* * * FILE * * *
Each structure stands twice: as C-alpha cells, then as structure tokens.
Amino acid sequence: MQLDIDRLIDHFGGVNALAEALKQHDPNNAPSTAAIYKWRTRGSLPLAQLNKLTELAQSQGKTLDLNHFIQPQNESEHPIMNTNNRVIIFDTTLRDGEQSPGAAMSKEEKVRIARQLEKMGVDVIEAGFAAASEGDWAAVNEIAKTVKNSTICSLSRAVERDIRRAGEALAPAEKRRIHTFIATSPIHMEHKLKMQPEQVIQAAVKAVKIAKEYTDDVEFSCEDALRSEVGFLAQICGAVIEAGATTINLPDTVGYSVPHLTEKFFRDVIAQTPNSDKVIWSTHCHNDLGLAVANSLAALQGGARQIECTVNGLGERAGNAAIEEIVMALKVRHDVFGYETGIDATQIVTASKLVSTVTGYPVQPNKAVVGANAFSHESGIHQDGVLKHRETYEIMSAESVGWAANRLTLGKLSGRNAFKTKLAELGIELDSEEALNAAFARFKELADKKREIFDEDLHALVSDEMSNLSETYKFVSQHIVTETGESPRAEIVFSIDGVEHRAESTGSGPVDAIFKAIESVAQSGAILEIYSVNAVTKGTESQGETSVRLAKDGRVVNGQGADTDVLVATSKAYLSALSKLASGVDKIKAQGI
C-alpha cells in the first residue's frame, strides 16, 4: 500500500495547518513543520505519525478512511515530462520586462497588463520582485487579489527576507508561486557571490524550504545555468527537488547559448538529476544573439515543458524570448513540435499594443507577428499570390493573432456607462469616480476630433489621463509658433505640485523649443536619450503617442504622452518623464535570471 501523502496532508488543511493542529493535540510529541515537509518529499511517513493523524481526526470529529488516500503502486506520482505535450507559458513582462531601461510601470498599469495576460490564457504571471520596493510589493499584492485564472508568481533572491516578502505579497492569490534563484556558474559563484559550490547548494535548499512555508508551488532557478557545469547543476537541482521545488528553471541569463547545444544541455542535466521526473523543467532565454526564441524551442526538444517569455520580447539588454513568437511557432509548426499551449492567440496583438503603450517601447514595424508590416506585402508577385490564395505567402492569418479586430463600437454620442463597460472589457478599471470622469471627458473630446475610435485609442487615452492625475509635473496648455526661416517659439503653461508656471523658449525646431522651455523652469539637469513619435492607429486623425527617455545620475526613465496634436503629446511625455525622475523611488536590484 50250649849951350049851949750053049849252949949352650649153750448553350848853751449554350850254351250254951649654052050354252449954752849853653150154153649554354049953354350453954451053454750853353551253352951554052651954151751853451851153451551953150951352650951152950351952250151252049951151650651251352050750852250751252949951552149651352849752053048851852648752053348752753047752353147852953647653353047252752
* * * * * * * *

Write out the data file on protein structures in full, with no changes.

Each structure stands twice: as C-alpha cells, then as structure tokens.
Amino acid sequence: MQLDIDRLIDHFGGVNALAEALKQHDPNNAPSTAAIYKWRTRGSLPLAQLNKLTELAQSQGKTLDLNHFIQPQNESEHPIMNTNNRVIIFDTTLRDGEQSPGAAMSKEEKVRIARQLEKMGVDVIEAGFAAASEGDWAAVNEIAKTVKNSTICSLSRAVERDIRRAGEALAPAEKRRIHTFIATSPIHMEHKLKMQPEQVIQAAVKAVKIAKEYTDDVEFSCEDALRSEVGFLAQICGAVIEAGATTINLPDTVGYSVPHLTEKFFRDVIAQTPNSDKVIWSTHCHNDLGLAVANSLAALQGGARQIECTVNGLGERAGNAAIEEIVMALKVRHDVFGYETGIDATQIVTASKLVSTVTGYPVQPNKAVVGANAFSHESGIHQDGVLKHRETYEIMSAESVGWAANRLTLGKLSGRNAFKTKLAELGIELDSEEALNAAFARFKELADKKREIFDEDLHALVSDEMSNLSETYKFVSQHIVTETGESPRAEIVFSIDGVEHRAESTGSGPVDAIFKAIESVAQSGAILEIYSVNAVTKGTESQGETSVRLAKDGRVVNGQGADTDVLVATSKAYLSALSKLASGVDKIKAQGI
C-alpha cells in the first residue's frame, strides 16, 4: 500500500495547518513543520505519525478512511515530462520586462497588463520582485487579489527576507508561486557571490524550504545555468527537488547559448538529476544573439515543458524570448513540435499594443507577428499570390493573432456607462469616480476630433489621463509658433505640485523649443536619450503617442504622452518623464535570471 501523502496532508488543511493542529493535540510529541515537509518529499511517513493523524481526526470529529488516500503502486506520482505535450507559458513582462531601461510601470498599469495576460490564457504571471520596493510589493499584492485564472508568481533572491516578502505579497492569490534563484556558474559563484559550490547548494535548499512555508508551488532557478557545469547543476537541482521545488528553471541569463547545444544541455542535466521526473523543467532565454526564441524551442526538444517569455520580447539588454513568437511557432509548426499551449492567440496583438503603450517601447514595424508590416506585402508577385490564395505567402492569418479586430463600437454620442463597460472589457478599471470622469471627458473630446475610435485609442487615452492625475509635473496648455526661416517659439503653461508656471523658449525646431522651455523652469539637469513619435492607429486623425527617455545620475526613465496634436503629446511625455525622475523611488536590484 50250649849951350049851949750053049849252949949352650649153750448553350848853751449554350850254351250254951649654052050354252449954752849853653150154153649554354049953354350453954451053454750853353551253352951554052651954151751853451851153451551953150951352650951152950351952250151252049951151650651251352050750852250751252949951552149651352849752053048851852648752053348752753047752353147852953647653353047252752